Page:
Has the World Given Up on Sustainable Development?

In the first two weeks of May each year, diplomats from around the world gather
at the United Nations to discuss the concept of 'sustainable development'. It
is a meeting that today attracts almost no attention from the media, and few
journalists bother to attend, even though the themes under review this year
could not be more relevant to current affairs - agriculture, Africa,
desertification, drought, land use and rural development.

In the first two weeks of May each year, diplomats from around the world gather
at the United Nations to discuss the concept of 'sustainable development'. It
is a meeting that today attracts almost no attention from the media, and few
journalists bother to attend, even though the themes under review this year
could not be more relevant to current affairs - agriculture, Africa,
desertification, drought, land use and rural development. So what's
happened? Does the world no longer care
about the state of the Earth in years to come, or is there another reason for
such a lack of public interest in the issue of sustainability at the UN?

hasn't always been this way; in June 1992, headlines were dominated by stories about
the 'Earth Summit' in Rio de Janeiro, described as the world's largest ever international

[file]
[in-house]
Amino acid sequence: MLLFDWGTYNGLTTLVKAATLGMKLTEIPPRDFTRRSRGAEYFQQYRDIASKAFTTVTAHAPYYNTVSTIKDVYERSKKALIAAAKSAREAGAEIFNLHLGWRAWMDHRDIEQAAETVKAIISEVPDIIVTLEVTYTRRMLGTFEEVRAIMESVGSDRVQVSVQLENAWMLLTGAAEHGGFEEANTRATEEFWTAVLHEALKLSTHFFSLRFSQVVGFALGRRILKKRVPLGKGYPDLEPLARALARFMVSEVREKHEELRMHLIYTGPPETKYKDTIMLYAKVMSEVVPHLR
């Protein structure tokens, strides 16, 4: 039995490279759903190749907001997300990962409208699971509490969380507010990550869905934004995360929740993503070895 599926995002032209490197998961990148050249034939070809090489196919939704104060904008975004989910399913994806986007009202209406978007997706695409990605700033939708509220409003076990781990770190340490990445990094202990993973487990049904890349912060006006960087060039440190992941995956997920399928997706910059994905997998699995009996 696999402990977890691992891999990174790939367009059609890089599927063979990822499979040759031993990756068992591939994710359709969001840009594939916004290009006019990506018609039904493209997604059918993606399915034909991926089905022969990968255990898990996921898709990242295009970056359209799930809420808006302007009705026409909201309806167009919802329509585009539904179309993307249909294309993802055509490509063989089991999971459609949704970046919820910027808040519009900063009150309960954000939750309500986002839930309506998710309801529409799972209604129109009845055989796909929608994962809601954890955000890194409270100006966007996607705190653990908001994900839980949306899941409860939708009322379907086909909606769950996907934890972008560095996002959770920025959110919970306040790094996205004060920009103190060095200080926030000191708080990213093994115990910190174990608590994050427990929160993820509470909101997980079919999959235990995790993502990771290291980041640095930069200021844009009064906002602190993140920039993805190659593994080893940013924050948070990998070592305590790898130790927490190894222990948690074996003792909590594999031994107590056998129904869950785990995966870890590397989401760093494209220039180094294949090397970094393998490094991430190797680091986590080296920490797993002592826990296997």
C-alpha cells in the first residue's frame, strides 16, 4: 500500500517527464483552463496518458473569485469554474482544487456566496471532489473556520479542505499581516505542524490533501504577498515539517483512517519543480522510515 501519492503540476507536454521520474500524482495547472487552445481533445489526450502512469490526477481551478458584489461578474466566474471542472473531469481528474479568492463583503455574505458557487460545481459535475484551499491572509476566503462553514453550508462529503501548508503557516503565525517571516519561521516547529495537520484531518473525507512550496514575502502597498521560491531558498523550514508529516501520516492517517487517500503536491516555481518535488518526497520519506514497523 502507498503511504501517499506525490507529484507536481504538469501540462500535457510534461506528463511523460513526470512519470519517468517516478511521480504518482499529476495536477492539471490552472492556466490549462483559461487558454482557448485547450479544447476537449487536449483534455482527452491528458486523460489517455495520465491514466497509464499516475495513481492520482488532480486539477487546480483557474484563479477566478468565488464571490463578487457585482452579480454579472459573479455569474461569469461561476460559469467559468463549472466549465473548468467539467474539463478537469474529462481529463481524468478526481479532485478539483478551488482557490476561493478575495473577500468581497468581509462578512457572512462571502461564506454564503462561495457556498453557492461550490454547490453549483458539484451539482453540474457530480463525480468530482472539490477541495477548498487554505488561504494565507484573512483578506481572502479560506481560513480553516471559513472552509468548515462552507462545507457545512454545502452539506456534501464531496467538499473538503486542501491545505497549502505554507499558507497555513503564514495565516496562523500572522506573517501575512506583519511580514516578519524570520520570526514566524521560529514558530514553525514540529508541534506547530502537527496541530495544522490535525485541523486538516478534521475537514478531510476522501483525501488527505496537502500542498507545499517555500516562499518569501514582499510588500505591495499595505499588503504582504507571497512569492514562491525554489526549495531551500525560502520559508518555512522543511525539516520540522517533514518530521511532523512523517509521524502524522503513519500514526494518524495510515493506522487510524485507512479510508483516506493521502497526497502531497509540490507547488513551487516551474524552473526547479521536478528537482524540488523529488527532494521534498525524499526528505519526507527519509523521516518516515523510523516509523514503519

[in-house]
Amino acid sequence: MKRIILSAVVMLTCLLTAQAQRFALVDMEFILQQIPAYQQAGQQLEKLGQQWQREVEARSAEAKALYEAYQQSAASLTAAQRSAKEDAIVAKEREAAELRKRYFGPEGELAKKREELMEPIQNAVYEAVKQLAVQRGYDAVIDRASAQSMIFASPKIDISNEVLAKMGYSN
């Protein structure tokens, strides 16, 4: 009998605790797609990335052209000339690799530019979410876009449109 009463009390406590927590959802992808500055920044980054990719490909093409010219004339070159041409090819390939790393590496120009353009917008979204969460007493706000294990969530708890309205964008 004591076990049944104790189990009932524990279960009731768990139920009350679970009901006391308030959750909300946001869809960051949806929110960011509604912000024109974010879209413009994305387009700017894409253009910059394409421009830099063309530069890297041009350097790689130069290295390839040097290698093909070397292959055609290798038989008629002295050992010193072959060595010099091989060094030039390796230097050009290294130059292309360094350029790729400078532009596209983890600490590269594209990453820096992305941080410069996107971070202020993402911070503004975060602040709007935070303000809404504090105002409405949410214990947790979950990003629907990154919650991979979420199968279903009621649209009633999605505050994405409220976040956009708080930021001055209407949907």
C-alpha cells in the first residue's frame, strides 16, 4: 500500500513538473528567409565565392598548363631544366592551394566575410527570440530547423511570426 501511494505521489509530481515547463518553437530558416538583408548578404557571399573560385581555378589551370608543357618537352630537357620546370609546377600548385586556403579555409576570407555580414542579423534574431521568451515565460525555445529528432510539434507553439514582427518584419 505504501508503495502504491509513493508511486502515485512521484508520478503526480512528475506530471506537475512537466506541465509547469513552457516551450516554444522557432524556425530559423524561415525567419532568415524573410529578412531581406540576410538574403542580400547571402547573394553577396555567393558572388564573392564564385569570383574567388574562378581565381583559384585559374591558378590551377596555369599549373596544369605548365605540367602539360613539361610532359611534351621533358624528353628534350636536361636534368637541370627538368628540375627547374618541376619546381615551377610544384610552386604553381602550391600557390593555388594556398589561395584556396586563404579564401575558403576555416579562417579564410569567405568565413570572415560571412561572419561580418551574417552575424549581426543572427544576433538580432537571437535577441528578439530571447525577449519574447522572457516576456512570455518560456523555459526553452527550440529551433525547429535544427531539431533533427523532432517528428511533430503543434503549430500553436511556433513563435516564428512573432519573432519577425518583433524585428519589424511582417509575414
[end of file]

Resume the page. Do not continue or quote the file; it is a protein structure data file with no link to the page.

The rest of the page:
conference following the end of the Cold War. For the first time, 'sustainable
development' became a phrase of popular discourse, and the Summit's message was
transmitted by almost 10,000 on-site journalists - that nothing less than a
transformation of our attitudes and behaviour will bring about the necessary
changes to ensure a sustainable future. By the end of the meeting, two of the
most important documents in development policy were agreed by consensus; the Rio
, comprising 27 broad principles for protecting
the environment, and a complicated 300-page 'economic blueprint' called Agenda
It was in this last document that hope was placed for achieving sustainable
development in the 21st century, and thus was born the Commission for
Sustainable Development (CSD), tasked with ensuring effective follow-up of the
Rio agreements.

lot has happened since 1992, and few of the delegates at the seventeenth CSD this
year failed to point out the convergence of crises that has occurred since CSD-16
in 2007, what the Chair of the meeting described
as "a crossroads, a watershed" - not just a food crisis, but a climate and